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BEER-----> Yes, this was catastrophic for my fore fathers. Some were able to keep their head.

BECH

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1 minute ago, beerbelch said:

BEER-----> Yes, this was catastrophic for my fore fathers. Some were able to keep their head.

BECH

:39:

 

New Tidbit ~

The Interior Of Nuclear Reactor Cores Glow What Color?

1 ~ Red
2 ~ Blue
3 ~ Yellow
4 ~ Green

Spoiler

Answer: Blue

Pop culture depictions of glowing green radioactive materials like the “ooze” in Teenage Mutant Ninja Turtles or the green glow of radiation at Homer’s nuclear reactor job in The Simpsons have done a remarkable job of cementing the idea in peoples’ heads that radiation is green, green, and more green.

So you might be very surprised to find out that the interior of a nuclear reactor doesn’t glow green at all, but an incredibly serene blue color that belies the danger found therein. The blue glow found in water-submerged nuclear reactor cores is called “Cherenkov radiation”, named after Soviet researcher Pavel Cherenkov, and is a form of electromagnetic radiation emitted when a charged particle passes through a dielectric medium at a speed greater than the phase velocity of light in that medium. In layman’s terms, the glow results from electrons freed during the nuclear reaction zipping along at very high speeds through the water.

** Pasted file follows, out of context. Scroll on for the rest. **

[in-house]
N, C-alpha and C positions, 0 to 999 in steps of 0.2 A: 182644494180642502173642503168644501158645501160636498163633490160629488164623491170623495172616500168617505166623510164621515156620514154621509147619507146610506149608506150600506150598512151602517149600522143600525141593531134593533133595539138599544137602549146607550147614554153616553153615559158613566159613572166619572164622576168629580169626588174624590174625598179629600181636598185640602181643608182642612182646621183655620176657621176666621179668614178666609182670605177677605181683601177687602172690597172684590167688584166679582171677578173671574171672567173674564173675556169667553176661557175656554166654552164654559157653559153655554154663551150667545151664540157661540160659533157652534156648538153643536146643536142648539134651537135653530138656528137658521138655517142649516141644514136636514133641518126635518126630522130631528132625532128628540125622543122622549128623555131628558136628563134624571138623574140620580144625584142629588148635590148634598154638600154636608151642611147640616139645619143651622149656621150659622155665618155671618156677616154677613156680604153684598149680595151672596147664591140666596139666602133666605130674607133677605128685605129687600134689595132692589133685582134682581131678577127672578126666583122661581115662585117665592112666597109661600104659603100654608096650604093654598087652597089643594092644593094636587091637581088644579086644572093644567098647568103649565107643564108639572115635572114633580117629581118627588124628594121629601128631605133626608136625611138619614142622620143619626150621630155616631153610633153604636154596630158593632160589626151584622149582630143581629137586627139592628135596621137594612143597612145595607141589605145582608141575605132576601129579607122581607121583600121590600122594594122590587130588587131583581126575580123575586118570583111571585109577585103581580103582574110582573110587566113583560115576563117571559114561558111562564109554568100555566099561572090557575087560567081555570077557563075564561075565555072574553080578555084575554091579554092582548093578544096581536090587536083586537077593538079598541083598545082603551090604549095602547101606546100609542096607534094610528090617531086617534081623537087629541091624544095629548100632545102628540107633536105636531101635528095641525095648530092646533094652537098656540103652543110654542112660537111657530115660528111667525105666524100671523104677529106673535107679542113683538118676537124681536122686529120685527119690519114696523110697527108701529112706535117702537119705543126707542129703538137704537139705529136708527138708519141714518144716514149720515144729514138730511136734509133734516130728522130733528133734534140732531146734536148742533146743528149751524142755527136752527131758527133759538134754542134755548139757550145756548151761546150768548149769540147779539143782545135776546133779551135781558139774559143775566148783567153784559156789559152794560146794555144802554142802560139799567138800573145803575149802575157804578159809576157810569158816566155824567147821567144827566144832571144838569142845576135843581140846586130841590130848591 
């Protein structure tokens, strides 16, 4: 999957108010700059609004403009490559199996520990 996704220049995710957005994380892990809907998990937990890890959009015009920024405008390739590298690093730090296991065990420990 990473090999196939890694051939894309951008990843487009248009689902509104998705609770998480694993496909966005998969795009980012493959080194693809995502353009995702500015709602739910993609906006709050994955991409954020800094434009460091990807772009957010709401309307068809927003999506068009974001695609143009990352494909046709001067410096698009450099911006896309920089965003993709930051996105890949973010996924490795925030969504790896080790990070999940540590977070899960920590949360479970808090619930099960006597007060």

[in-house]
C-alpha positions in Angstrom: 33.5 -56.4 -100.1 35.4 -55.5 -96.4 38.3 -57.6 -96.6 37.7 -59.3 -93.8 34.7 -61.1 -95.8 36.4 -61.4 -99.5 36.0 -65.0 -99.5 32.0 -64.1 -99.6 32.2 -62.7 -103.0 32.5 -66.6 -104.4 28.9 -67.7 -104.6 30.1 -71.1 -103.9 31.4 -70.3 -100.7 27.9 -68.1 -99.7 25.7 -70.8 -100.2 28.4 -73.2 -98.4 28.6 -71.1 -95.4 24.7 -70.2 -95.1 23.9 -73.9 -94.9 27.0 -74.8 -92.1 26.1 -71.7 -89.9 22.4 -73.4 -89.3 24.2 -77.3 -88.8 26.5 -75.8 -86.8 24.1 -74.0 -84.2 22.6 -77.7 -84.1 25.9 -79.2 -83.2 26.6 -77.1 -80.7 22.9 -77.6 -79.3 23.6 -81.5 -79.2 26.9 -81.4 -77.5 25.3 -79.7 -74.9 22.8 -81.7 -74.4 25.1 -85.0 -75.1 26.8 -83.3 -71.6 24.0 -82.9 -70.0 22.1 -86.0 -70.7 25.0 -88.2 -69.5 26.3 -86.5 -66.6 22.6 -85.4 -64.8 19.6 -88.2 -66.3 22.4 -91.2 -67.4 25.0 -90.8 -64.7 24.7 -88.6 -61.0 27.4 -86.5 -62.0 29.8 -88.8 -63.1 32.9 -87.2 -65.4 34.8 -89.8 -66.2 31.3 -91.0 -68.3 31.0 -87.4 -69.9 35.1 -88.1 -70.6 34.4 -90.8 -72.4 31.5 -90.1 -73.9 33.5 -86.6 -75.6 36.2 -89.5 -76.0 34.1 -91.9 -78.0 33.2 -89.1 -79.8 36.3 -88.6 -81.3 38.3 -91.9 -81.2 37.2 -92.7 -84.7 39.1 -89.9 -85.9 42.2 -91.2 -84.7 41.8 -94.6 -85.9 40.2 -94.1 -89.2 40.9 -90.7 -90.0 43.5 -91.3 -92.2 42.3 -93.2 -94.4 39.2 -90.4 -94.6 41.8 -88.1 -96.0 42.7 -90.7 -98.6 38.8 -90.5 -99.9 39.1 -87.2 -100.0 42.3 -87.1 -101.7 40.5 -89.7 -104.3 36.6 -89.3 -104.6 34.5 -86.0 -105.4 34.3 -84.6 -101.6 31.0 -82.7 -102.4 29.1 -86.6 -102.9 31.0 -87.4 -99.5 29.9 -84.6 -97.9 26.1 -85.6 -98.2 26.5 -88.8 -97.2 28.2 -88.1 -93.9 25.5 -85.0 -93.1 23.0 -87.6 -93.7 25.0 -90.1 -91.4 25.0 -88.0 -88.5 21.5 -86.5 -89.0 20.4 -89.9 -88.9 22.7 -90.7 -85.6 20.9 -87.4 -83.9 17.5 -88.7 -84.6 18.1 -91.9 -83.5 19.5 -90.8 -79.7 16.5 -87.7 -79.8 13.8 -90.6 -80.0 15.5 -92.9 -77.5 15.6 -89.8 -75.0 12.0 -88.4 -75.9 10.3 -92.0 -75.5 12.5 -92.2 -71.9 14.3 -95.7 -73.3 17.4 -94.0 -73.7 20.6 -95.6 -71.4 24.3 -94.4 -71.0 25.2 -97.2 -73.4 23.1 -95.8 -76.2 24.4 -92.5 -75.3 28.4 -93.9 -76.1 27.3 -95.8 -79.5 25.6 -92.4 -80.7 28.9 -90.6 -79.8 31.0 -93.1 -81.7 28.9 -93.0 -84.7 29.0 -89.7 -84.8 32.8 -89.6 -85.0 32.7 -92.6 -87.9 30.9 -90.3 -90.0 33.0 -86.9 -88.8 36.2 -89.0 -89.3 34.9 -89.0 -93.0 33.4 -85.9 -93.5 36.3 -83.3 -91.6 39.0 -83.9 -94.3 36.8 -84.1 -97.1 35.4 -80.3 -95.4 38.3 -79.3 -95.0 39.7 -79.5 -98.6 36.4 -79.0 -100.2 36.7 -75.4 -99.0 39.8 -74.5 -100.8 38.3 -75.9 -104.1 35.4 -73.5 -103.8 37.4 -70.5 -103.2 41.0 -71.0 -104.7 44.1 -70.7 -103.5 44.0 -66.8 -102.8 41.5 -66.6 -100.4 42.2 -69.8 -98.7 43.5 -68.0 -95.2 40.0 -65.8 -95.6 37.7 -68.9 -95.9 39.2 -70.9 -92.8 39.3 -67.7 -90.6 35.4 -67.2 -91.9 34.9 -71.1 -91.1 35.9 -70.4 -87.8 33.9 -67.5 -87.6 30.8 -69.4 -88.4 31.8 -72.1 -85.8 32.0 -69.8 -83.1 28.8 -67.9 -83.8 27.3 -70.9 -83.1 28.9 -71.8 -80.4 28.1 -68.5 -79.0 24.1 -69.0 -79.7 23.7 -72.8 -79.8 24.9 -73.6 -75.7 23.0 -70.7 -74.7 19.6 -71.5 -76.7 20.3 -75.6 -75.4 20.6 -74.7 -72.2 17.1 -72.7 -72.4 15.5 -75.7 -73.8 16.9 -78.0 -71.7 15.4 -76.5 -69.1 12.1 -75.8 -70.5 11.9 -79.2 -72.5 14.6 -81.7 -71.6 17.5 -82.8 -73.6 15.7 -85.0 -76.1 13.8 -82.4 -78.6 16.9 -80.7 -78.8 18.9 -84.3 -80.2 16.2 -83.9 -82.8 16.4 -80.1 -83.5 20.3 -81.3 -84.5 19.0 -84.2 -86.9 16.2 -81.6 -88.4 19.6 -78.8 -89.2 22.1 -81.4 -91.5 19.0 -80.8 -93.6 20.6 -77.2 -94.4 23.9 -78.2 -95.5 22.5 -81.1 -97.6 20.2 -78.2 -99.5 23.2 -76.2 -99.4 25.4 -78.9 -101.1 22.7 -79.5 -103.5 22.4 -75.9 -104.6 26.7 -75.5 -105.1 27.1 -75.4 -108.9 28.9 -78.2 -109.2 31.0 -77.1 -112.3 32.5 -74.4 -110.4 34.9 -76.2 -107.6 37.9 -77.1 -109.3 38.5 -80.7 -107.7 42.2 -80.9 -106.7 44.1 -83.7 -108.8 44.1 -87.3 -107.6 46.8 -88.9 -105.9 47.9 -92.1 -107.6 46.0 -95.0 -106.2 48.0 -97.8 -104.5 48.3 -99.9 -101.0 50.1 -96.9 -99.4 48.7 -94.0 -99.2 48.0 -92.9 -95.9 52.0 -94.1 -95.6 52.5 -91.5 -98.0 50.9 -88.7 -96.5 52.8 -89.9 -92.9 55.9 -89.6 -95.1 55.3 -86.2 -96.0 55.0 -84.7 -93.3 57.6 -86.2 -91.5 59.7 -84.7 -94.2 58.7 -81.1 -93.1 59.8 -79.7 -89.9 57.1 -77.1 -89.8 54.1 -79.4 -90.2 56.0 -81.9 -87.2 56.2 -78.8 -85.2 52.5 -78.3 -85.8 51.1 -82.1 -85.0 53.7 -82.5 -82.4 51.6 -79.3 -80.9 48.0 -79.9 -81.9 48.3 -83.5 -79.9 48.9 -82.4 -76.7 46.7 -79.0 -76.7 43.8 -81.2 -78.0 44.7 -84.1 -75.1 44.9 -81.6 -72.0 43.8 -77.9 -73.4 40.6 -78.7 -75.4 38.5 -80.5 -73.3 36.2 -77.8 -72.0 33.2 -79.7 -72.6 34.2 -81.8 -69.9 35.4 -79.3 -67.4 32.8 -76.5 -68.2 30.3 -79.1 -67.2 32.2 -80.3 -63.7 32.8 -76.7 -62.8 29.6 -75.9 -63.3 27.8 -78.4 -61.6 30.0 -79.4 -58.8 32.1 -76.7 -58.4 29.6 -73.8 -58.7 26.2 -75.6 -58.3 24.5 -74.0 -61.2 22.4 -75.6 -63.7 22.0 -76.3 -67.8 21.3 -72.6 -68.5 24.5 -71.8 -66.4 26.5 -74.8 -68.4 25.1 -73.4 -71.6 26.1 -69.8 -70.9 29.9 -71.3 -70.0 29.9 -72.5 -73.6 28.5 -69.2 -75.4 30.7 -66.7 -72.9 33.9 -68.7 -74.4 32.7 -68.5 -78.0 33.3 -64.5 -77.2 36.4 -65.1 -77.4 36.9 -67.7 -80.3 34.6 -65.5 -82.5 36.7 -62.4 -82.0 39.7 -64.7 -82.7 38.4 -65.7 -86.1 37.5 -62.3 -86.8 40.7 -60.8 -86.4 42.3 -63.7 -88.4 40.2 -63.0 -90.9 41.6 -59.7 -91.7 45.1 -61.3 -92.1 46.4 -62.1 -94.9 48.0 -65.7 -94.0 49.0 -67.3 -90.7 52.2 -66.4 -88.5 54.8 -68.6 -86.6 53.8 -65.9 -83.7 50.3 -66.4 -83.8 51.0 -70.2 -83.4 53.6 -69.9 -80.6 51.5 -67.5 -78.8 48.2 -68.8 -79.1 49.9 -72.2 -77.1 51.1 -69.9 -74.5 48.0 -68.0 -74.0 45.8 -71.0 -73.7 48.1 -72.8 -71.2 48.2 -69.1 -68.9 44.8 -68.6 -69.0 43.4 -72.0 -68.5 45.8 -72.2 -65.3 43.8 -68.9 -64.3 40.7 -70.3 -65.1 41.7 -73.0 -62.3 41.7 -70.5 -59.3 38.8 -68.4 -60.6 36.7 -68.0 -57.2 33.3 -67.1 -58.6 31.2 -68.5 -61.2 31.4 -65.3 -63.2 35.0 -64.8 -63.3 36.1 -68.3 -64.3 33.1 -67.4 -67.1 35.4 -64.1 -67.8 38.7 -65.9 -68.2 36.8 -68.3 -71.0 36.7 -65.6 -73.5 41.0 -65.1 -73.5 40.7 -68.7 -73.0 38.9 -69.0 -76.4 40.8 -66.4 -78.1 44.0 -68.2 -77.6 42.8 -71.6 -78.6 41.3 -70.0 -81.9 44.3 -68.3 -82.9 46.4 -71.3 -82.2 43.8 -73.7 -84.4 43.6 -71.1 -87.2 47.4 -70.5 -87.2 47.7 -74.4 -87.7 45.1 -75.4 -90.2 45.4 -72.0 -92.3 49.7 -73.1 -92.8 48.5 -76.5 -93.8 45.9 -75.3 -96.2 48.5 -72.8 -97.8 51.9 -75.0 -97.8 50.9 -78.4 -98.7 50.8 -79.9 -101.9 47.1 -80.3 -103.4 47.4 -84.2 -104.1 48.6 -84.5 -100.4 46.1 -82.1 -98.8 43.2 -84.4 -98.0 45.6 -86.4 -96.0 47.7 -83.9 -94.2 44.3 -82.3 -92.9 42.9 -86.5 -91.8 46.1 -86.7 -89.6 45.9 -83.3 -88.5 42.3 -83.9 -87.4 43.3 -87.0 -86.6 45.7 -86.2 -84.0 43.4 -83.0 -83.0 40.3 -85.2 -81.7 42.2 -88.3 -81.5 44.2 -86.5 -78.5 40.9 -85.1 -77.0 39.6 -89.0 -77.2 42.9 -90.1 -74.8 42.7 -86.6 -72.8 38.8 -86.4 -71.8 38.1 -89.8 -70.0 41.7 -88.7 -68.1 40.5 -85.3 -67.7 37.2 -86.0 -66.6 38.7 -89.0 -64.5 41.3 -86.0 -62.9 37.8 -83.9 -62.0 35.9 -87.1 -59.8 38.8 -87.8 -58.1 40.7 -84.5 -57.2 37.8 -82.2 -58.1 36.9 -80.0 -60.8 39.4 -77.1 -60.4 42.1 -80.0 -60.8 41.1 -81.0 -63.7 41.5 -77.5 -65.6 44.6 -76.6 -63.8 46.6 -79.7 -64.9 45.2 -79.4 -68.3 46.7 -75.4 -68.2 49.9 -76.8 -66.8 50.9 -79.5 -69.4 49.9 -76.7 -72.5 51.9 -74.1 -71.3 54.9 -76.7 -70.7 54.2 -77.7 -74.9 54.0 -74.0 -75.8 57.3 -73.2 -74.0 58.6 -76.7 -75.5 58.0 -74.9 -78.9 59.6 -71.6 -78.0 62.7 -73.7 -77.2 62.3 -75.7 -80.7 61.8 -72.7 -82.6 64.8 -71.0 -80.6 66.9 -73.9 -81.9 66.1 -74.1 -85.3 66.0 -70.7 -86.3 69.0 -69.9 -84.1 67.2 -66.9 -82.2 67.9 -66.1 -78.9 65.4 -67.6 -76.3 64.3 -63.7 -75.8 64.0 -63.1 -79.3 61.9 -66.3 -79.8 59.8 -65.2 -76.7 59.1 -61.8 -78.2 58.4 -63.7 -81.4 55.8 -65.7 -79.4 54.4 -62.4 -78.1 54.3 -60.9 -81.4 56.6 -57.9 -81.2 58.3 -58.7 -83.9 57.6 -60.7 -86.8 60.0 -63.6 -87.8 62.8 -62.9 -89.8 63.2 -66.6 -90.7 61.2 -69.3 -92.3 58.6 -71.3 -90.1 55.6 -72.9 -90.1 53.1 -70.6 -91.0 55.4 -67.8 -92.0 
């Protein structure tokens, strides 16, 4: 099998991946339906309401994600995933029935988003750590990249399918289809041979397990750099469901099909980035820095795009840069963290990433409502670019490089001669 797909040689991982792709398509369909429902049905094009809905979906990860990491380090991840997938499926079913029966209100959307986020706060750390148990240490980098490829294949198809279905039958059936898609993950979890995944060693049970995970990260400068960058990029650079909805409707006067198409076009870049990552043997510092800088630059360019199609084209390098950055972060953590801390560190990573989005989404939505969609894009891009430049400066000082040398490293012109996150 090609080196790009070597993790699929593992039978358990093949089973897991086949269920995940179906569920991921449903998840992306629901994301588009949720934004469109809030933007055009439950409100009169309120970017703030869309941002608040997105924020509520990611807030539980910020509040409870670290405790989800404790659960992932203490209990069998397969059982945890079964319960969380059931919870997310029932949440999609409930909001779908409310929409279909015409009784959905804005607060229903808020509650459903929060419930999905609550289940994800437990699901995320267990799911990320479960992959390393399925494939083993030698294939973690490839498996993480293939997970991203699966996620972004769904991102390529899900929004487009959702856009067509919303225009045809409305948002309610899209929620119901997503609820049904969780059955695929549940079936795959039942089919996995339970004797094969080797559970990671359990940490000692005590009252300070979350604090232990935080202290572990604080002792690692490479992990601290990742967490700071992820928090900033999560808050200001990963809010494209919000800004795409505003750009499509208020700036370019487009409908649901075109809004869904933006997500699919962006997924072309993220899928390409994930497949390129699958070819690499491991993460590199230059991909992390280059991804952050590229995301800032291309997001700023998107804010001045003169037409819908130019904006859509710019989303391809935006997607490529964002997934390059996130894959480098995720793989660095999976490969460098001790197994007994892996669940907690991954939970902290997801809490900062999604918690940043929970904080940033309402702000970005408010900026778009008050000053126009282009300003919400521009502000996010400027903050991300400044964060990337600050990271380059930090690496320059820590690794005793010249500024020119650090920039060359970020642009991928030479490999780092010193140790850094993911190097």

Why blue instead of another color on the visible spectrum? Cherenkov radiation is very high frequency and the majority of it isn’t even visible to the human eye (but is in the ultraviolet range just outside the edge of the visible spectrum). The blue we see is the very lowest end of the frequency emitted by the reaction and, just over the frequency line, so to speak, from ultraviolet, and we see it as very bright blue.

 

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16 hours ago, Walkabout said:

Three giant viking swords are raised at Hafrsfjord in memory of an ancient battle that united Norway into one kingdom !   https://www.thevintagenews.com/2016/08/19/priority-three-giant-viking-swords-raised-hafrsfjord-norway-memory-ancient-battle-united-norway-one-kingdom-872-ad/

A battle that united Norway into one kingdom in 872 AD. Source

 

They're beautiful ! !  Thanks for posting the link.

Today's Two Tidbits ~

#1 ~

Image result for unusual tidbits

 

#2 ~

Numbers Used To Identify Something Are Known As?

1 ~ Original
2 ~ Cardinal
3 ~ Nominal
4 ~ Ordinal

Spoiler

Answer: Nominal

In the world of numbers, the numbers themselves are divided into categories based on how they are used. When we count things, we rely on cardinal numbers. How many Highlander movies are there? There are five Highlander movies. Ordinal numbers give us the position of something relative to other things. When was the eponymous Highlander born? In the 16th century (a century we locate relative to the 15th and 17th centuries). Which Highlander film do fans not talk about? The second film. Why? Because it doesn’t exist.